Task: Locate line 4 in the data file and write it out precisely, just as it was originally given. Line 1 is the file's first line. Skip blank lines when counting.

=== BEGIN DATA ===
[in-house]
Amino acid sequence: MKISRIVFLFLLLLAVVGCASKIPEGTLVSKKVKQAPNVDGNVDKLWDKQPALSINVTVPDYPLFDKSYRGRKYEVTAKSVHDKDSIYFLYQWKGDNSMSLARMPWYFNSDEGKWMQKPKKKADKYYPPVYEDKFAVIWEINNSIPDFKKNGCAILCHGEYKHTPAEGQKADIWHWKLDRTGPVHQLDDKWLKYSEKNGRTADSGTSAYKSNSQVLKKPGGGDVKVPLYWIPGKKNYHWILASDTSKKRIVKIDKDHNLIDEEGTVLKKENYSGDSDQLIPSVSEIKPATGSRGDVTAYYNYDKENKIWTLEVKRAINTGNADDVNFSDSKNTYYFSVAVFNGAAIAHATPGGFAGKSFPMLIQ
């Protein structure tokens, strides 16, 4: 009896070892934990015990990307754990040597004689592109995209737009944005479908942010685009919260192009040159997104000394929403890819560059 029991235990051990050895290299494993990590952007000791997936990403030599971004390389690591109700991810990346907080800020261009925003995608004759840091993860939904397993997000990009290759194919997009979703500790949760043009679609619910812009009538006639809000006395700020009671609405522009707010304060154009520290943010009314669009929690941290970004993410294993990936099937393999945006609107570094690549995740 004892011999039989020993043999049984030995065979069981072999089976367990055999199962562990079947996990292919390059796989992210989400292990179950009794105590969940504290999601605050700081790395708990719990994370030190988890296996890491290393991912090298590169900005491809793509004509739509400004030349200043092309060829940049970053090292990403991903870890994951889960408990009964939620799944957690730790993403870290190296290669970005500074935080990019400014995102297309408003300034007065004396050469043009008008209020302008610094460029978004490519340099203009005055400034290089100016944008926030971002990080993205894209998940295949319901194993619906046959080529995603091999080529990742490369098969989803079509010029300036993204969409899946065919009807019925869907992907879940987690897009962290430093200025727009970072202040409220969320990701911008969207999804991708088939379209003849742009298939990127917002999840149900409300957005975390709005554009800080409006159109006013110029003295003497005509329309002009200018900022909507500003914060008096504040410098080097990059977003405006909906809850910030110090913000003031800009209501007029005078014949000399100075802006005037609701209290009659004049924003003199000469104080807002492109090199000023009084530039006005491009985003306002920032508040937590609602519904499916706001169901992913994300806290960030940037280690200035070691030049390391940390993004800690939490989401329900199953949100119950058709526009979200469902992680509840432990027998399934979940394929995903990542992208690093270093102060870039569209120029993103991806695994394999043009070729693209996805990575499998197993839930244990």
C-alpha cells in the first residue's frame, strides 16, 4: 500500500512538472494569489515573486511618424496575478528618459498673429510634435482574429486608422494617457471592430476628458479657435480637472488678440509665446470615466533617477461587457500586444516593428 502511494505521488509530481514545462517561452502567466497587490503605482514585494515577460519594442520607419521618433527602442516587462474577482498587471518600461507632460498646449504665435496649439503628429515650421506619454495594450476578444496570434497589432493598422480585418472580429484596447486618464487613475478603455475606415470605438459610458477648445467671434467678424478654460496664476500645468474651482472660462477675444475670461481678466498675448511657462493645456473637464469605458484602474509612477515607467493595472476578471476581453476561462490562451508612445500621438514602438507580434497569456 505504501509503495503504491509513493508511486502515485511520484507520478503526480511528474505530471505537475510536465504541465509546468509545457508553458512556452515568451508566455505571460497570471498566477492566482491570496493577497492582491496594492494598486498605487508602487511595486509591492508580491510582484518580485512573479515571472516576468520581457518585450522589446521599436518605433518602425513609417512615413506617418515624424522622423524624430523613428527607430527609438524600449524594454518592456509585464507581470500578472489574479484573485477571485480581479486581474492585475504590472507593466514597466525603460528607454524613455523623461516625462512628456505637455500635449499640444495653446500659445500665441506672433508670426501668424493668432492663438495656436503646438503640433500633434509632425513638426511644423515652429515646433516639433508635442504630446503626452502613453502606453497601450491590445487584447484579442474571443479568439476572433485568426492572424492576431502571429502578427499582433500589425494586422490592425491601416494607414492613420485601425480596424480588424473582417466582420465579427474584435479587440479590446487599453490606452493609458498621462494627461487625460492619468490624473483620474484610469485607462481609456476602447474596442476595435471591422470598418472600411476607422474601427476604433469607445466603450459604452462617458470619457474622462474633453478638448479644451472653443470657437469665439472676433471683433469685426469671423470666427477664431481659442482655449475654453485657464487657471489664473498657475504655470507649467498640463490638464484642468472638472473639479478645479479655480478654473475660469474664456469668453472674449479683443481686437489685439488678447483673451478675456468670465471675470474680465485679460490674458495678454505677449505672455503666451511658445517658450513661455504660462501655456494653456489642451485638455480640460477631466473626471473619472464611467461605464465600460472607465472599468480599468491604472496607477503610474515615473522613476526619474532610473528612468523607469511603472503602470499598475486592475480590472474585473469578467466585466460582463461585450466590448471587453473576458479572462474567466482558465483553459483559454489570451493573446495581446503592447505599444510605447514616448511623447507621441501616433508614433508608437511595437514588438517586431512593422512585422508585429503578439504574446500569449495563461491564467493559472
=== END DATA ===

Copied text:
C-alpha cells in the first residue's frame, strides 16, 4: 500500500512538472494569489515573486511618424496575478528618459498673429510634435482574429486608422494617457471592430476628458479657435480637472488678440509665446470615466533617477461587457500586444516593428 502511494505521488509530481514545462517561452502567466497587490503605482514585494515577460519594442520607419521618433527602442516587462474577482498587471518600461507632460498646449504665435496649439503628429515650421506619454495594450476578444496570434497589432493598422480585418472580429484596447486618464487613475478603455475606415470605438459610458477648445467671434467678424478654460496664476500645468474651482472660462477675444475670461481678466498675448511657462493645456473637464469605458484602474509612477515607467493595472476578471476581453476561462490562451508612445500621438514602438507580434497569456 505504501509503495503504491509513493508511486502515485511520484507520478503526480511528474505530471505537475510536465504541465509546468509545457508553458512556452515568451508566455505571460497570471498566477492566482491570496493577497492582491496594492494598486498605487508602487511595486509591492508580491510582484518580485512573479515571472516576468520581457518585450522589446521599436518605433518602425513609417512615413506617418515624424522622423524624430523613428527607430527609438524600449524594454518592456509585464507581470500578472489574479484573485477571485480581479486581474492585475504590472507593466514597466525603460528607454524613455523623461516625462512628456505637455500635449499640444495653446500659445500665441506672433508670426501668424493668432492663438495656436503646438503640433500633434509632425513638426511644423515652429515646433516639433508635442504630446503626452502613453502606453497601450491590445487584447484579442474571443479568439476572433485568426492572424492576431502571429502578427499582433500589425494586422490592425491601416494607414492613420485601425480596424480588424473582417466582420465579427474584435479587440479590446487599453490606452493609458498621462494627461487625460492619468490624473483620474484610469485607462481609456476602447474596442476595435471591422470598418472600411476607422474601427476604433469607445466603450459604452462617458470619457474622462474633453478638448479644451472653443470657437469665439472676433471683433469685426469671423470666427477664431481659442482655449475654453485657464487657471489664473498657475504655470507649467498640463490638464484642468472638472473639479478645479479655480478654473475660469474664456469668453472674449479683443481686437489685439488678447483673451478675456468670465471675470474680465485679460490674458495678454505677449505672455503666451511658445517658450513661455504660462501655456494653456489642451485638455480640460477631466473626471473619472464611467461605464465600460472607465472599468480599468491604472496607477503610474515615473522613476526619474532610473528612468523607469511603472503602470499598475486592475480590472474585473469578467466585466460582463461585450466590448471587453473576458479572462474567466482558465483553459483559454489570451493573446495581446503592447505599444510605447514616448511623447507621441501616433508614433508608437511595437514588438517586431512593422512585422508585429503578439504574446500569449495563461491564467493559472